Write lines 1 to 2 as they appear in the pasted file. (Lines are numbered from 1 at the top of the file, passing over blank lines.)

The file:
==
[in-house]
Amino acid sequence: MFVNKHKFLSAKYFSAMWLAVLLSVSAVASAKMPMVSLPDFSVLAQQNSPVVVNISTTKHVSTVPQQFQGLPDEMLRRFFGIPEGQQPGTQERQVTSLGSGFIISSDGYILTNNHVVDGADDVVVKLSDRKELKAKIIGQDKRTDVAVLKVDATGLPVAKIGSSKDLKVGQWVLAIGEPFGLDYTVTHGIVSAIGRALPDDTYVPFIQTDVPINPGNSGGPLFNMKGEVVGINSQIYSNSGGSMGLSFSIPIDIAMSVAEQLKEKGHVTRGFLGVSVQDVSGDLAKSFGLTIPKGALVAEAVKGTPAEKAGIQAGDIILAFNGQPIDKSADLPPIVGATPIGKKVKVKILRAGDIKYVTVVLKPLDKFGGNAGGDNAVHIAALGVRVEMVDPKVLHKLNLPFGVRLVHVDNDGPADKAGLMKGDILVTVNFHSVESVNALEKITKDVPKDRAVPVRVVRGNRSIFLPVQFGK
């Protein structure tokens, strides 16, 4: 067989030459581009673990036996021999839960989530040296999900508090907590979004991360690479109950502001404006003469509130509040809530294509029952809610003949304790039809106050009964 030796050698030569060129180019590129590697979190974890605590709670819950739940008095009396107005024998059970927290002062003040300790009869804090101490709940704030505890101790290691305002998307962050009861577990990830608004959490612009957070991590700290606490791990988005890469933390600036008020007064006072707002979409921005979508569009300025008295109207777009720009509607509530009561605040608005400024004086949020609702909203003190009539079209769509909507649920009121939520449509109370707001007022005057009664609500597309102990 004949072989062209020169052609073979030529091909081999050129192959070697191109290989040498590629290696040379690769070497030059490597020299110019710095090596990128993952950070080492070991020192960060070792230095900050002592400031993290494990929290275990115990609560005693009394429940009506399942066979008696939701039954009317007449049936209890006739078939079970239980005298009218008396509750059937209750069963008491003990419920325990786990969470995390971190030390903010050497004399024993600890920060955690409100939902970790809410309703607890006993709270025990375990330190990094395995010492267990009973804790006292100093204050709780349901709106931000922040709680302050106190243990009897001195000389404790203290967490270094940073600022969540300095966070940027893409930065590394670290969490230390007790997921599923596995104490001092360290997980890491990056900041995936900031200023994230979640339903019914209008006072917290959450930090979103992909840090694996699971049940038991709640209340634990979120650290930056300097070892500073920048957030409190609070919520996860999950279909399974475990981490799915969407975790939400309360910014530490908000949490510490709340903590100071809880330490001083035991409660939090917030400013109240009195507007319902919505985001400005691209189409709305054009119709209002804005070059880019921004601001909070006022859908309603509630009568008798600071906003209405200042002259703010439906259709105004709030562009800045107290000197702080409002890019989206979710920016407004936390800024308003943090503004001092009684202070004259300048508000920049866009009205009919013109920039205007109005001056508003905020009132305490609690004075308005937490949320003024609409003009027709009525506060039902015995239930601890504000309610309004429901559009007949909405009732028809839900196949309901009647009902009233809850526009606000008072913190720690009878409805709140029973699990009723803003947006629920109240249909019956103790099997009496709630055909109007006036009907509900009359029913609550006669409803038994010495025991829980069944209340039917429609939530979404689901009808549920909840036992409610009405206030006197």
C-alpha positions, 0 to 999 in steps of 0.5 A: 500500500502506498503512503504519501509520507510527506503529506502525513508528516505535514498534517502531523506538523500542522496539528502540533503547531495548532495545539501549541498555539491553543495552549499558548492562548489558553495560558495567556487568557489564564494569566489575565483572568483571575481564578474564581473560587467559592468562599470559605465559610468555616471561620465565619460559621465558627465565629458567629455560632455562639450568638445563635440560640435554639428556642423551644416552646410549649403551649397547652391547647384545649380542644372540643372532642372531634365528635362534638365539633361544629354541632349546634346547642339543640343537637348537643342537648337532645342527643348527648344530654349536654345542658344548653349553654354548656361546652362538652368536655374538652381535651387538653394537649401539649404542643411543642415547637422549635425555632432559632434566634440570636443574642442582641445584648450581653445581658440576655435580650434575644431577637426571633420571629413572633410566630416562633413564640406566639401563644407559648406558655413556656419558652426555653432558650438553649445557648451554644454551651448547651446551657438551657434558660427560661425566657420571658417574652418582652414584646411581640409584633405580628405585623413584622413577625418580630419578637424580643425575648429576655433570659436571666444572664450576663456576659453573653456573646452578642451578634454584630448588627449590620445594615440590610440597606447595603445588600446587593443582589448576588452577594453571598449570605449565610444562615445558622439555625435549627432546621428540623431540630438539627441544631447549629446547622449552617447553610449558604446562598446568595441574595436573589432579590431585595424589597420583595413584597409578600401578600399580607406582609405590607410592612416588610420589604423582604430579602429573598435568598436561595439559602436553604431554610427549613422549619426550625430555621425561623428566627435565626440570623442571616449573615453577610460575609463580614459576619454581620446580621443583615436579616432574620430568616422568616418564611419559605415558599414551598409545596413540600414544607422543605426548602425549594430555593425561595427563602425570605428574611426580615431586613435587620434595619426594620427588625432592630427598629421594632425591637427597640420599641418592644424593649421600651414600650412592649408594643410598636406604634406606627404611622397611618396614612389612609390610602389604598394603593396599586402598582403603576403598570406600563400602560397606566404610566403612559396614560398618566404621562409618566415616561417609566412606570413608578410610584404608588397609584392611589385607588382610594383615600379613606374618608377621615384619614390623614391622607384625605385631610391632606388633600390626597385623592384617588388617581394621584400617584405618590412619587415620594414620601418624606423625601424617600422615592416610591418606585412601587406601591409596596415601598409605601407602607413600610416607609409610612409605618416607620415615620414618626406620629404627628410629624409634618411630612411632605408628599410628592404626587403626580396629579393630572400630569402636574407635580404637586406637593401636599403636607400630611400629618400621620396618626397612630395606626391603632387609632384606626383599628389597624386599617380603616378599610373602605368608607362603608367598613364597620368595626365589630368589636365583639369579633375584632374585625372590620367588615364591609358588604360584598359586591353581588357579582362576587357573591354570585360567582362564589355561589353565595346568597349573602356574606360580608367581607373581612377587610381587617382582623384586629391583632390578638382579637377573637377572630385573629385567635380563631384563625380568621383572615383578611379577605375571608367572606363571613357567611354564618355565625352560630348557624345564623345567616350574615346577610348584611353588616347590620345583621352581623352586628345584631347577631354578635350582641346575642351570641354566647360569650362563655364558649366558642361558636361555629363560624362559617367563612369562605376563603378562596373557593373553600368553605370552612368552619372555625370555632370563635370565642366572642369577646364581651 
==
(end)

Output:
[in-house]
Amino acid sequence: MFVNKHKFLSAKYFSAMWLAVLLSVSAVASAKMPMVSLPDFSVLAQQNSPVVVNISTTKHVSTVPQQFQGLPDEMLRRFFGIPEGQQPGTQERQVTSLGSGFIISSDGYILTNNHVVDGADDVVVKLSDRKELKAKIIGQDKRTDVAVLKVDATGLPVAKIGSSKDLKVGQWVLAIGEPFGLDYTVTHGIVSAIGRALPDDTYVPFIQTDVPINPGNSGGPLFNMKGEVVGINSQIYSNSGGSMGLSFSIPIDIAMSVAEQLKEKGHVTRGFLGVSVQDVSGDLAKSFGLTIPKGALVAEAVKGTPAEKAGIQAGDIILAFNGQPIDKSADLPPIVGATPIGKKVKVKILRAGDIKYVTVVLKPLDKFGGNAGGDNAVHIAALGVRVEMVDPKVLHKLNLPFGVRLVHVDNDGPADKAGLMKGDILVTVNFHSVESVNALEKITKDVPKDRAVPVRVVRGNRSIFLPVQFGK